Supreme Court Split on Limits To Title I Aid
The U.S. Supreme Court was deeply divided last week as it heard oral arguments on whether to overturn its 1985 ruling that barred public school teachers from providing remedial aid on the premises of religious schools.
The case before the high court, essentially a reconsideration of the 1985 decision, could hold wide-ranging implications for various forms of government aid to religious schools, including vouchers.
But Walter Dellinger, representing the Clinton administration as acting solicitor general, told the justices they could reverse the ruling 12 years ago in Aguilar v. Felton without "any major doctrinal revisions" in church-state law.
The 5-4 Felton ruling held that the New York City school system violated the U.S. Constitution's prohibition against government establishment of religion by sending its teachers into religious schools to provide remedial classes to disadvantaged students under the federal Title I program.
Some legal experts view the ruling as a high-water mark for church-state separation, with the Supreme Court gradually relaxing limitations on government aid to religion since then.
Five of the nine justices said in an unrelated 1994 case that Felton should be overturned or at least reconsidered.
But other justices said during last week's proceedings that they have strong reservations about reversing the decision, suggesting such a move could pave the way for new forms of public support to religious schools.
"I don't see how we draw the line" between allowing public school teachers back into religious schools and authorizing other forms of aid, Justice David H. Souter said in the April 15 arguments. "We're still looking for a limiting principle."
Foot in the Door
Besides disagreeing sharply over the merits of overturning the earlier decision, the justices also were troubled by an important procedural issue: whether it is appropriate to use the same case to reverse a high court precedent.
Even in the rare instances when the court has overturned one of its precedents, it has always used new cases involving different parties.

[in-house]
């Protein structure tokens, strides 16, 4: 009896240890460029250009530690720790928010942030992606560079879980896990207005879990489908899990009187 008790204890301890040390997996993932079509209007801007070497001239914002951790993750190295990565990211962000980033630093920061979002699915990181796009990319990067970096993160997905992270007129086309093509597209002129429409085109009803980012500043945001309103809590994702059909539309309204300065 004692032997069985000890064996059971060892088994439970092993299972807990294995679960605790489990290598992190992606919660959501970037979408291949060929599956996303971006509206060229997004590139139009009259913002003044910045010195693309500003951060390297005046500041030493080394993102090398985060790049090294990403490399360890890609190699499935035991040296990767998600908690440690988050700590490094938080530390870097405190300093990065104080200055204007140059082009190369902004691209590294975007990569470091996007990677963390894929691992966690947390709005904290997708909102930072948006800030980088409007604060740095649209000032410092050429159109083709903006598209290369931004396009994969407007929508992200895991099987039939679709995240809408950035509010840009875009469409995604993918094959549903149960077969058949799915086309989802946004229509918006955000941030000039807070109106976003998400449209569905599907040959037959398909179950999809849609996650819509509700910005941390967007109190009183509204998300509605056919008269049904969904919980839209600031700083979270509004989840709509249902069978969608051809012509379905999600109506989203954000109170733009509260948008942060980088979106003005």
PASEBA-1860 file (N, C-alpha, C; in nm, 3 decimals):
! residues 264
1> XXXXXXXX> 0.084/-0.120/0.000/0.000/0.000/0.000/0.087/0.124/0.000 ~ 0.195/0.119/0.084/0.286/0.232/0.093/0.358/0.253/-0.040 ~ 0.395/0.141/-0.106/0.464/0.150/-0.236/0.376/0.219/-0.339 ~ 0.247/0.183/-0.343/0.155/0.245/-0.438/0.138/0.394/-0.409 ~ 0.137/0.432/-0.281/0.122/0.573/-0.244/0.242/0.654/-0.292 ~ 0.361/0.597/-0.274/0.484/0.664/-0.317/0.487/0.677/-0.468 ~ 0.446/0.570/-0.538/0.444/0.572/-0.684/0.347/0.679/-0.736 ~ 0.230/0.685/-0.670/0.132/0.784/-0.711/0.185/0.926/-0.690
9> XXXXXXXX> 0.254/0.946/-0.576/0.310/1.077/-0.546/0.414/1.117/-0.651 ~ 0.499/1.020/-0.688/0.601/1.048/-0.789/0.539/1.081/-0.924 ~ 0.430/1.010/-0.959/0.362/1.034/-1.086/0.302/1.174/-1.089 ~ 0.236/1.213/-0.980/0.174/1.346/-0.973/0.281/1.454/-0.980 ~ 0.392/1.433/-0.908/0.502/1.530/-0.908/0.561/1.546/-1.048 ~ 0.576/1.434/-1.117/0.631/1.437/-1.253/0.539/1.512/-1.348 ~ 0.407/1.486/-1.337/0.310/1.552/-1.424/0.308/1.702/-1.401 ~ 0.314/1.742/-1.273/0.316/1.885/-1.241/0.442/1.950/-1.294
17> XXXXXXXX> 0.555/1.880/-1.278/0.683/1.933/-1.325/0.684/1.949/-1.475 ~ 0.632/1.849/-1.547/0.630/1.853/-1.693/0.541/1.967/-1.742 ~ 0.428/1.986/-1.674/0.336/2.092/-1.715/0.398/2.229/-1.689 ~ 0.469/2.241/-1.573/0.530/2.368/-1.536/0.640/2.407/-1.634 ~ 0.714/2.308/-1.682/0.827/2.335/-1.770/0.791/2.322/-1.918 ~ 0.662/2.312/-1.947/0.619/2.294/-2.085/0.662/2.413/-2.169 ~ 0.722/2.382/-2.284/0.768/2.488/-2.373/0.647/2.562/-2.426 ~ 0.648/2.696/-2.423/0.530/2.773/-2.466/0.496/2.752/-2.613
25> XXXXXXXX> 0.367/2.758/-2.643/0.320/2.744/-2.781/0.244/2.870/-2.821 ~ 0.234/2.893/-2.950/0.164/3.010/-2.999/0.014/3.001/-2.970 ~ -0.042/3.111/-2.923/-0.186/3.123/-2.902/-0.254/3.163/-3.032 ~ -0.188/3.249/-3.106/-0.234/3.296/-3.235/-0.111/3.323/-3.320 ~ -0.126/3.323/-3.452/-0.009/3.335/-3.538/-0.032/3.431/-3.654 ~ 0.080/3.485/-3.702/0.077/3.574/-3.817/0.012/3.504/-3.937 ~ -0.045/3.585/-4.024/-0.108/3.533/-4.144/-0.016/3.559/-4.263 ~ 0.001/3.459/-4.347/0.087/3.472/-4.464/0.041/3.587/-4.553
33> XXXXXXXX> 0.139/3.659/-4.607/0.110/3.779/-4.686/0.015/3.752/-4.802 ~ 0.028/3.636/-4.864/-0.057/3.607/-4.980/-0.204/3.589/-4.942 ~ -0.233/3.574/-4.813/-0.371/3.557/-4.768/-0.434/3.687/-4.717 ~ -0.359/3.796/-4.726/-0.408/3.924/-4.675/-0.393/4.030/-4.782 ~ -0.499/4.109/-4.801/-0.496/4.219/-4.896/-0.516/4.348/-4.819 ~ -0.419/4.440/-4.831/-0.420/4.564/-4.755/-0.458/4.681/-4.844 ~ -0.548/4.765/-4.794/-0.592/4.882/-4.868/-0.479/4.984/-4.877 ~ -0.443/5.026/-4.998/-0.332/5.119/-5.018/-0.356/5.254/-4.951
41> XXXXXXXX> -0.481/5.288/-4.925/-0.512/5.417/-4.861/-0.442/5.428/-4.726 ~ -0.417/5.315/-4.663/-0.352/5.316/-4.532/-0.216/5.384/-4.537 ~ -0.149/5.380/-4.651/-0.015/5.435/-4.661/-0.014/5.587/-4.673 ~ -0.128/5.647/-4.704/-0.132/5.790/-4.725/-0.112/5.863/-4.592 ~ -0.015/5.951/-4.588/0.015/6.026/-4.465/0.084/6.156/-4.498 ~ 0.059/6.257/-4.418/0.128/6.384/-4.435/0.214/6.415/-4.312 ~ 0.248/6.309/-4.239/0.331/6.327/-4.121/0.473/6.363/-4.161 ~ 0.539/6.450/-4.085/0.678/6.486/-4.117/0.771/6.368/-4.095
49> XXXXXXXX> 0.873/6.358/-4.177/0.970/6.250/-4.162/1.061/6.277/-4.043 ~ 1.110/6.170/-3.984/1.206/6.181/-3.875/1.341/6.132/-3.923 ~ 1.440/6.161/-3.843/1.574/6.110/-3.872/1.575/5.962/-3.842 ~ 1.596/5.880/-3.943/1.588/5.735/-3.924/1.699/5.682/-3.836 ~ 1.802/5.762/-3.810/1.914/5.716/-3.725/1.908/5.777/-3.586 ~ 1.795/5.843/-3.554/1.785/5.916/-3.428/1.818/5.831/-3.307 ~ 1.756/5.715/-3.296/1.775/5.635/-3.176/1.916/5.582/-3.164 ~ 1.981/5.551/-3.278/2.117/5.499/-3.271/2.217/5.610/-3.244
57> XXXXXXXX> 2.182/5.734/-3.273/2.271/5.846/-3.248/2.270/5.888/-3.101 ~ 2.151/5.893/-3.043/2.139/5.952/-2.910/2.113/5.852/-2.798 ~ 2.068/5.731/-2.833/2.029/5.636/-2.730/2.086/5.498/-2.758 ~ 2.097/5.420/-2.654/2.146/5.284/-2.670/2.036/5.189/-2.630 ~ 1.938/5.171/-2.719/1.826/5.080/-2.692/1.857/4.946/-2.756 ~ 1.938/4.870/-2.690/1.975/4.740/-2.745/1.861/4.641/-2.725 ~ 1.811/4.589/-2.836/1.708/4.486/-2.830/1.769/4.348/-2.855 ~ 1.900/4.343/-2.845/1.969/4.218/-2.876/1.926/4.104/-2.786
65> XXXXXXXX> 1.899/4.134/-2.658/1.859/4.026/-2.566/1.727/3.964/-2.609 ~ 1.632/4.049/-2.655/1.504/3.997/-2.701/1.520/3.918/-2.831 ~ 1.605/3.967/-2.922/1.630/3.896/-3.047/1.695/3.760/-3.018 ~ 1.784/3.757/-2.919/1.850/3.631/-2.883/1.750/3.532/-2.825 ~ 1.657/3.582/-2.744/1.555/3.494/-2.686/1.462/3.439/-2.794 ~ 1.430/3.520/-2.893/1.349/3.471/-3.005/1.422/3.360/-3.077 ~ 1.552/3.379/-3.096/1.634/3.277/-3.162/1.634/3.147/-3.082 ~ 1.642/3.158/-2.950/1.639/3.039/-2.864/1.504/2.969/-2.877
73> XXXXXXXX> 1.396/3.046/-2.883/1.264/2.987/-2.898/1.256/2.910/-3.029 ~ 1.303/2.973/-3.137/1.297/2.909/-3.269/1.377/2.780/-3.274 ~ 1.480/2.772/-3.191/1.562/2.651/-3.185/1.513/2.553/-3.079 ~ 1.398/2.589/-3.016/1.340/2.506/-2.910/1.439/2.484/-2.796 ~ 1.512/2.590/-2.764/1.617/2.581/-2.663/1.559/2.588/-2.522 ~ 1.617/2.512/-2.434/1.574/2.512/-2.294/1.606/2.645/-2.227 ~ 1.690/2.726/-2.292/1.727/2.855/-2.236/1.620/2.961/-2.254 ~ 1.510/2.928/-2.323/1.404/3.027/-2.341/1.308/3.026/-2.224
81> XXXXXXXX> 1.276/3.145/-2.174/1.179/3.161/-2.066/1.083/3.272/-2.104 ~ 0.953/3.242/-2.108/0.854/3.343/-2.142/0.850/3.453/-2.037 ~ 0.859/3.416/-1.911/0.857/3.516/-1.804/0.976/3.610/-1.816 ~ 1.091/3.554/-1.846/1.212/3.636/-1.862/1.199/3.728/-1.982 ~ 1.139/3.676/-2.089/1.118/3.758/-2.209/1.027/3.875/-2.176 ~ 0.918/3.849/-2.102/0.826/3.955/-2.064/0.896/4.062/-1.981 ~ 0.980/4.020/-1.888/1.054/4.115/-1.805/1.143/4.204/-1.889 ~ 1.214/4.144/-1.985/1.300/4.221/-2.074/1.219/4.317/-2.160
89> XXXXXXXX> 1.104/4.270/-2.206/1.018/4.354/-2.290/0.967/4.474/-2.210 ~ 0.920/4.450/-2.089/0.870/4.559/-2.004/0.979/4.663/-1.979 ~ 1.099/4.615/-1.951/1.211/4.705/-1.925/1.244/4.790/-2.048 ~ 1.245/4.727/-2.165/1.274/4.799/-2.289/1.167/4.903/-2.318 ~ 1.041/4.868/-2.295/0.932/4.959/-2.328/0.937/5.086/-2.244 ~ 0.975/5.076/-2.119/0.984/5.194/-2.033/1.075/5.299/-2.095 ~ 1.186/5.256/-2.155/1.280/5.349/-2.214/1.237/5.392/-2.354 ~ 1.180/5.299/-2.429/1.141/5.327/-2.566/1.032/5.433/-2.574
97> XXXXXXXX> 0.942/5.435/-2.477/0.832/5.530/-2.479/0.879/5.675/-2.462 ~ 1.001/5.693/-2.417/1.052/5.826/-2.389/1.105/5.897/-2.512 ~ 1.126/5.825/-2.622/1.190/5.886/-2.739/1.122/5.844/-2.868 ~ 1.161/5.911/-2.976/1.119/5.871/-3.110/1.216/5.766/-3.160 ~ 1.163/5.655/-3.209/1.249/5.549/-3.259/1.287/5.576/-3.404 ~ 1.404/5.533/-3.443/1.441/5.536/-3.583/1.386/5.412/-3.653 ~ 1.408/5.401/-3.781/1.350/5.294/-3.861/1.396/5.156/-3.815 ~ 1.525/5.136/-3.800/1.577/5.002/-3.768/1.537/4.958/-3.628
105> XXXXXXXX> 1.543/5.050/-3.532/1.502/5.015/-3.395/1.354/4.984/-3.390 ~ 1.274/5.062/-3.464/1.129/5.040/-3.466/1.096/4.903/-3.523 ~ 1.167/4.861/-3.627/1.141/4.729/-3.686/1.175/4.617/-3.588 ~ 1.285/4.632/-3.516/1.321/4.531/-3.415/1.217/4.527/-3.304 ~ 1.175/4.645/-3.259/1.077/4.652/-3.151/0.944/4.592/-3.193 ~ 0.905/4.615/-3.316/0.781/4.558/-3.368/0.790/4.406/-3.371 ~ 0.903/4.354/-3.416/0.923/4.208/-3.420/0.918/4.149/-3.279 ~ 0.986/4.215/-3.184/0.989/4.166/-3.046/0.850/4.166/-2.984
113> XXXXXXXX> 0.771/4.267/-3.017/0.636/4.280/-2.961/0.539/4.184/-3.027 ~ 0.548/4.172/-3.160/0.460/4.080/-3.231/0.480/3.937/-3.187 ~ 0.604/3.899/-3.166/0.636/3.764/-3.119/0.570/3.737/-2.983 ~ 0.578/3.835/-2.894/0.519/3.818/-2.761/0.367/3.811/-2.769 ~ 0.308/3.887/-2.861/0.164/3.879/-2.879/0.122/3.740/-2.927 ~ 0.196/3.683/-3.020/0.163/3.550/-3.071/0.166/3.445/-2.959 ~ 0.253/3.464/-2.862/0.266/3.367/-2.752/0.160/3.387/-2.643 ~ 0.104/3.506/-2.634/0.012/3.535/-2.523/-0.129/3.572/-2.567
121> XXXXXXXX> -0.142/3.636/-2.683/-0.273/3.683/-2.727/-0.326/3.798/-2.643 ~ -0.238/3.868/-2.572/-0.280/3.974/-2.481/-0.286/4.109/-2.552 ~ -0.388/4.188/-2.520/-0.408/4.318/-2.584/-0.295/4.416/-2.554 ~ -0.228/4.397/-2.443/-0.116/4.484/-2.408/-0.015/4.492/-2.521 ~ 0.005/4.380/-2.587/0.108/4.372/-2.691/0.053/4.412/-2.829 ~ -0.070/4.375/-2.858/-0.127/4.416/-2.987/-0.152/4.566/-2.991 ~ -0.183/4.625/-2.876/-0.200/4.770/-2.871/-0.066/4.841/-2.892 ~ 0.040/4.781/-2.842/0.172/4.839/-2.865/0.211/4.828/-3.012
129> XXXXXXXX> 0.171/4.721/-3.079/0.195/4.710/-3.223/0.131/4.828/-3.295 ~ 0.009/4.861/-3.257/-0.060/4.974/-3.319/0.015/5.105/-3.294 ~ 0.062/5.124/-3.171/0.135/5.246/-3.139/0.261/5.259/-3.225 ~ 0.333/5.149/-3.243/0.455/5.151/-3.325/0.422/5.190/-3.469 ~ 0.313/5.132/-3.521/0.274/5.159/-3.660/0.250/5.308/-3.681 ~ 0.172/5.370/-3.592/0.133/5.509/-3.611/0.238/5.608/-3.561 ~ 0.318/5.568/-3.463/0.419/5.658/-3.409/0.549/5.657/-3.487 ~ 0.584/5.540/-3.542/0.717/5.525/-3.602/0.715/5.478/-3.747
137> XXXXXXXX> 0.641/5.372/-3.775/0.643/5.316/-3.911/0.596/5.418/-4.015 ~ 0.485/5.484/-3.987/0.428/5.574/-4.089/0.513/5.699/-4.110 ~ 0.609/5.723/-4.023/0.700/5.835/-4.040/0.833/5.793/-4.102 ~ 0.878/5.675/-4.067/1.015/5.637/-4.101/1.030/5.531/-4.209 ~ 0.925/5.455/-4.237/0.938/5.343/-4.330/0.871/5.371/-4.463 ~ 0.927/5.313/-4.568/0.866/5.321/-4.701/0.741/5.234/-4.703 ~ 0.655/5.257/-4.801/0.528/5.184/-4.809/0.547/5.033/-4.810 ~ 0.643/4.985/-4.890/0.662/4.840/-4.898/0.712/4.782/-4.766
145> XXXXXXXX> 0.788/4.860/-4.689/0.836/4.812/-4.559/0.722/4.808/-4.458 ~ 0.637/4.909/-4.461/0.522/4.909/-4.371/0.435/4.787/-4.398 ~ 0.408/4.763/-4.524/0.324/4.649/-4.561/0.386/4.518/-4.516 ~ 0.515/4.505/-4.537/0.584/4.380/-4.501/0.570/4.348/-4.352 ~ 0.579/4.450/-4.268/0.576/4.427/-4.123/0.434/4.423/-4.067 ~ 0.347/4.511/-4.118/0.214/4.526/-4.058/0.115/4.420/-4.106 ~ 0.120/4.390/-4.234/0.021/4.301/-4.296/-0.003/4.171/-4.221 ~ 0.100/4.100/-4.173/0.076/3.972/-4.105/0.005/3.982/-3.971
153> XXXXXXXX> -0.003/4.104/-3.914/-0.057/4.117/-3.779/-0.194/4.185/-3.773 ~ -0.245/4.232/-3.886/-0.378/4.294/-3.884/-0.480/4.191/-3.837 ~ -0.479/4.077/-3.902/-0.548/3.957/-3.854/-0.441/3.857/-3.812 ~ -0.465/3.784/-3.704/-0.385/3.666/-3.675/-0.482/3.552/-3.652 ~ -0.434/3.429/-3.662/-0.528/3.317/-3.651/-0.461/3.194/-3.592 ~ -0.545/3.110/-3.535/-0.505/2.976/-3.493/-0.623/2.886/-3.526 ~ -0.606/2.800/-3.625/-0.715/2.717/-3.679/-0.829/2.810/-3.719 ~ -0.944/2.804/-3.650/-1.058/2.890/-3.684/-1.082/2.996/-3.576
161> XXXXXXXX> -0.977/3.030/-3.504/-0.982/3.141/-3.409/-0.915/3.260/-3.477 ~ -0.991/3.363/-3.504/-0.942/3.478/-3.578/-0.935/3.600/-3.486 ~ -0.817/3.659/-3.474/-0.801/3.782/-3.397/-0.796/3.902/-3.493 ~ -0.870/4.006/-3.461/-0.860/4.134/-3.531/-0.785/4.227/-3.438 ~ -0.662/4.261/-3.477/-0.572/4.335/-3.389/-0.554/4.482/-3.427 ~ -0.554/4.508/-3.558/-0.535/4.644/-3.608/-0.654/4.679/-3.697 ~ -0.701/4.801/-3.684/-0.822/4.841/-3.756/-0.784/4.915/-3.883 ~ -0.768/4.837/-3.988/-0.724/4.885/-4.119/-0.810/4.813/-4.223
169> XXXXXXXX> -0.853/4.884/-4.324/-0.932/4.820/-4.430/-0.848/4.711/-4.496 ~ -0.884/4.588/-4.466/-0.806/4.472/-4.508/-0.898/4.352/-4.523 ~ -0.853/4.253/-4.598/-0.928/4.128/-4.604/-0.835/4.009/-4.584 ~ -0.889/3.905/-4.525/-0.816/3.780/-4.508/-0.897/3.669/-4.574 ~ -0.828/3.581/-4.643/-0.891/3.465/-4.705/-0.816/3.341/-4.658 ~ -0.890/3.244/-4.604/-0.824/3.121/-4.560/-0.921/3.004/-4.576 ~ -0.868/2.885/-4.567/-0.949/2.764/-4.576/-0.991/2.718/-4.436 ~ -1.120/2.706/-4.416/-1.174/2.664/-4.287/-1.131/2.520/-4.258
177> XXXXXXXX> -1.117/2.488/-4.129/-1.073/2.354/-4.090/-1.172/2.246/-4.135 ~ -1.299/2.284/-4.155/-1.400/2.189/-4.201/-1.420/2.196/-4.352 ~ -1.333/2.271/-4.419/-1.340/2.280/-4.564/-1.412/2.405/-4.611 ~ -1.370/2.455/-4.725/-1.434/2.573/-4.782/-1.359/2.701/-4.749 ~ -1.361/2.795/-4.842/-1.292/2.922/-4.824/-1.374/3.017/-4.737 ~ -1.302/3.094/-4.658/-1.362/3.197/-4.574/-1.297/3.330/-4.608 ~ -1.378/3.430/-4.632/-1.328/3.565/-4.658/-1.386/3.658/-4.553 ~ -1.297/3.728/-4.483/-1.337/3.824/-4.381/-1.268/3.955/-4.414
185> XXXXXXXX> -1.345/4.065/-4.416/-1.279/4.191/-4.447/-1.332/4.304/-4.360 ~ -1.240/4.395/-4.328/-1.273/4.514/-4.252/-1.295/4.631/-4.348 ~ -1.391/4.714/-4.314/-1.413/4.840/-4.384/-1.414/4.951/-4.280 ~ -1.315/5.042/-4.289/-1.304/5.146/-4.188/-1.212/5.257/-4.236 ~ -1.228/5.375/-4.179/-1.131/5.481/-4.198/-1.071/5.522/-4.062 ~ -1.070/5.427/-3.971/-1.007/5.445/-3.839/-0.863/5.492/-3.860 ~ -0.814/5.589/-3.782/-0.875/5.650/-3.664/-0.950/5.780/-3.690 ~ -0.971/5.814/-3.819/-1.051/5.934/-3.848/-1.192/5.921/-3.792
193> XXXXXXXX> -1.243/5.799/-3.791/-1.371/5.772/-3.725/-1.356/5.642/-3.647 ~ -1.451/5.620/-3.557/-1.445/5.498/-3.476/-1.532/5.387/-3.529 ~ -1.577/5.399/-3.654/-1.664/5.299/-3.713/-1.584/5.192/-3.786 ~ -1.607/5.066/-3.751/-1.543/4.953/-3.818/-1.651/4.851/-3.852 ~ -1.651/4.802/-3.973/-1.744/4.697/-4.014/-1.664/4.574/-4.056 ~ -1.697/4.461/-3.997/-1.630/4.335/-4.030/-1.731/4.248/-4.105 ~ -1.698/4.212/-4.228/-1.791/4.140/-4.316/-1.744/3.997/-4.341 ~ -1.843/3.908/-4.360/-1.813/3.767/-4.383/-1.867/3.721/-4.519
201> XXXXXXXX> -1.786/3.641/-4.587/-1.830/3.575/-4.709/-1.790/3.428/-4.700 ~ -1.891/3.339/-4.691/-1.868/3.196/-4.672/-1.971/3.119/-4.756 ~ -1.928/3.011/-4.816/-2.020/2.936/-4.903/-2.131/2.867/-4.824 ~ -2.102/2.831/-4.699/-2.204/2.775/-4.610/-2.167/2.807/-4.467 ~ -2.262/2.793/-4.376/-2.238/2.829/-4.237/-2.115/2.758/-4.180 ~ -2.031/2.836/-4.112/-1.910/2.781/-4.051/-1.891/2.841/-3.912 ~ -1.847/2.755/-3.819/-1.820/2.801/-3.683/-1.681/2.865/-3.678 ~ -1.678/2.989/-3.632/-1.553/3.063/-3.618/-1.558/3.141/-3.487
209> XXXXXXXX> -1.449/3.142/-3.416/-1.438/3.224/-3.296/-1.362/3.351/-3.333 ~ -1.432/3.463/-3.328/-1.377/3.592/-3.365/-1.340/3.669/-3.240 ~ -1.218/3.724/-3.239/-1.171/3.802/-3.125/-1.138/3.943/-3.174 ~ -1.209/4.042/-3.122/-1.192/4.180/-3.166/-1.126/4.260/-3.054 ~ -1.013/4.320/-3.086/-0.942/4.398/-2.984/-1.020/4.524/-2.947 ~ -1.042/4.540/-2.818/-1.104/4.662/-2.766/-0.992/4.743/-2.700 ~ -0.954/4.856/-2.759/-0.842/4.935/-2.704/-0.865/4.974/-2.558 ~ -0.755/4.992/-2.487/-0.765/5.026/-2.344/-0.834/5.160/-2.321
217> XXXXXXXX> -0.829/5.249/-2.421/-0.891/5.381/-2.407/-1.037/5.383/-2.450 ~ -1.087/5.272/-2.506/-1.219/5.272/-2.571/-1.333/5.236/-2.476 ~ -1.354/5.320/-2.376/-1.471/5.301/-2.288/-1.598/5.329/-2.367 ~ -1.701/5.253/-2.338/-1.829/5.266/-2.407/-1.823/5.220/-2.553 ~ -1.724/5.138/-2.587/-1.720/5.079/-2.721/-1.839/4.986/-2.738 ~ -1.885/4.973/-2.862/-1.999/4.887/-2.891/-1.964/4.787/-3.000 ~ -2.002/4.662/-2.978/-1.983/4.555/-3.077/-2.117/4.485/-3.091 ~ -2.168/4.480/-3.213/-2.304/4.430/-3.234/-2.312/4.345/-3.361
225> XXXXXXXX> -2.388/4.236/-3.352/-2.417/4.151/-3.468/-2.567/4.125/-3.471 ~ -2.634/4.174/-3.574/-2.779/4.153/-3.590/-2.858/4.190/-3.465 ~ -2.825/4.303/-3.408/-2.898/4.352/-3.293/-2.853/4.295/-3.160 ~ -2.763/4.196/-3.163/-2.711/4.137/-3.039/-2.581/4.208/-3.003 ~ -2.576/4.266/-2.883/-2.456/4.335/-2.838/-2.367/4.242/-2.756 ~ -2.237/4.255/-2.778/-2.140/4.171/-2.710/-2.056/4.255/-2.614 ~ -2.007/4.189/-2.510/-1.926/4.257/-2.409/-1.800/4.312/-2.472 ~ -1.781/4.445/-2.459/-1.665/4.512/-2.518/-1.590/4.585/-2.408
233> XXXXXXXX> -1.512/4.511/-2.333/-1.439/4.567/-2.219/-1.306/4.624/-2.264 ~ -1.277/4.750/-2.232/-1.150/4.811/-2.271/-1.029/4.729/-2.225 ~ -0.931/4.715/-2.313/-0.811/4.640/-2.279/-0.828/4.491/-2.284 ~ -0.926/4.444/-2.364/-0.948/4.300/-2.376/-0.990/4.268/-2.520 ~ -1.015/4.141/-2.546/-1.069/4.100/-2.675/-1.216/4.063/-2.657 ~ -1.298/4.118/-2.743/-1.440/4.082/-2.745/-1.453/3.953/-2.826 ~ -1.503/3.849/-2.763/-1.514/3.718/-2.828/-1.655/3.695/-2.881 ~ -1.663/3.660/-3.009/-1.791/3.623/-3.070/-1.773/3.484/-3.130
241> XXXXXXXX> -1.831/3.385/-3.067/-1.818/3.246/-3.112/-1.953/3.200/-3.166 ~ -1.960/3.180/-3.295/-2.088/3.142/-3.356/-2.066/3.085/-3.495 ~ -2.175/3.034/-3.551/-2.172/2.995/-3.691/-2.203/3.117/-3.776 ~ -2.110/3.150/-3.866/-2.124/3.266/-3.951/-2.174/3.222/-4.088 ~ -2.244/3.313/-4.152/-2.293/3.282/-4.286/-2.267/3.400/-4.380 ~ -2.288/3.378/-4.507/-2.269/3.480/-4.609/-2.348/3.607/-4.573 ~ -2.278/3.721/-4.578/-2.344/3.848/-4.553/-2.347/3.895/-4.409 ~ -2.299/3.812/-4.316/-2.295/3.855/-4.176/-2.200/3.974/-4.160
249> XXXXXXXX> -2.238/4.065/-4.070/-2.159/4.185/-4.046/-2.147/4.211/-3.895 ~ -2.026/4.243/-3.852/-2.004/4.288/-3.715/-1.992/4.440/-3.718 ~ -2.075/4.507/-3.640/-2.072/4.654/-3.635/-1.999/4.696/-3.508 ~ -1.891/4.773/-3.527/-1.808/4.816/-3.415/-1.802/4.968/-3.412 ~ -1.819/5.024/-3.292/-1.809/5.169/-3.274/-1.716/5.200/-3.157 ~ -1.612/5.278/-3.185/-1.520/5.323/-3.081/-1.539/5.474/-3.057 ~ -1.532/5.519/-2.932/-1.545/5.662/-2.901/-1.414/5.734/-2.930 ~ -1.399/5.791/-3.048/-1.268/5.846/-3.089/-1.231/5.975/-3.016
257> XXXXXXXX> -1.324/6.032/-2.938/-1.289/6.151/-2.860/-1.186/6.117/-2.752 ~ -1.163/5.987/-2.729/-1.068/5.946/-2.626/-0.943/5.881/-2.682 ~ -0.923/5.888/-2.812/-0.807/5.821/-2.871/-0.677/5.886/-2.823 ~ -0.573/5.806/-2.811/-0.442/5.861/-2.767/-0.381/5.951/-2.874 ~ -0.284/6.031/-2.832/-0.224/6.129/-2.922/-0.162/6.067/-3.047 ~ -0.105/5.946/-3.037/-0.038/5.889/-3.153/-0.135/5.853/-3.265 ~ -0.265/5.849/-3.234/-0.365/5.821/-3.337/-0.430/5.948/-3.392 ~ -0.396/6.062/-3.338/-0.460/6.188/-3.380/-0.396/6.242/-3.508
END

"We say this is not a proper case" for considering the reversal of the 1985 ruling, said Stanley Geller, the lawyer for a group of New York City taxpayers who were behind the original challenge to the school district's Title I program in religious schools.
Justice Ruth Bader Ginsburg seemed to agree, suggesting that other cases pending in lower courts could present a more appropriate vehicle for reconsidering the issues in Felton.
"You have to get your foot in the door properly," she told Mr. Dellinger.
The procedural question is significant because it was already clear that a majority of the current justices have doubts about the continuing validity of the 1985 Felton ruling.
Encouraged by the apparent shift on the high court, the New York City school board in 1995 invoked a seldom-used procedure to ask a federal district judge for relief from the continuing injunction in the case. The district judge and a federal appeals court held that they could not grant relief from the injunction themselves because the Supreme Court had not yet expressly overruled Felton. ("N.Y.C. Seeks To Overturn Limits on Title I at Religious Schools," Feb. 28, 1996, and "N.Y.C. Gets Go-Ahead To Seek Felton Reversal," May 29, 1996.)
New York City then asked the high court to do what the lower courts said they could not: overturn the 1985 ruling. The school system was joined by a group of Roman Catholic school parents whose children benefit from Title I aid, as well as by the Clinton administration. ("Reversal of Ban on Title I Services in Religious Schools Asked," Nov. 6, 1996, and "Case Limiting Title I Gets New Day in Court," April 9, 1997.)
During the oral arguments in the new appeal, Agostini v. Felton (Case No. 96-552), New York City Corporation Counsel Paul A. Crotty described the alternative delivery system devised for Title I services following the prohibition on sending public school teachers into religious schools.
The city spends some $10 million annually on alternatives to comply with the Felton ruling, some of which is covered by federal funds designated for that purpose, Mr. Crotty said.
Of a total New York City Title I population of some 260,000 students in recent years, about 22,000 students are in private schools, and most of those attend Catholic or Jewish elementary schools.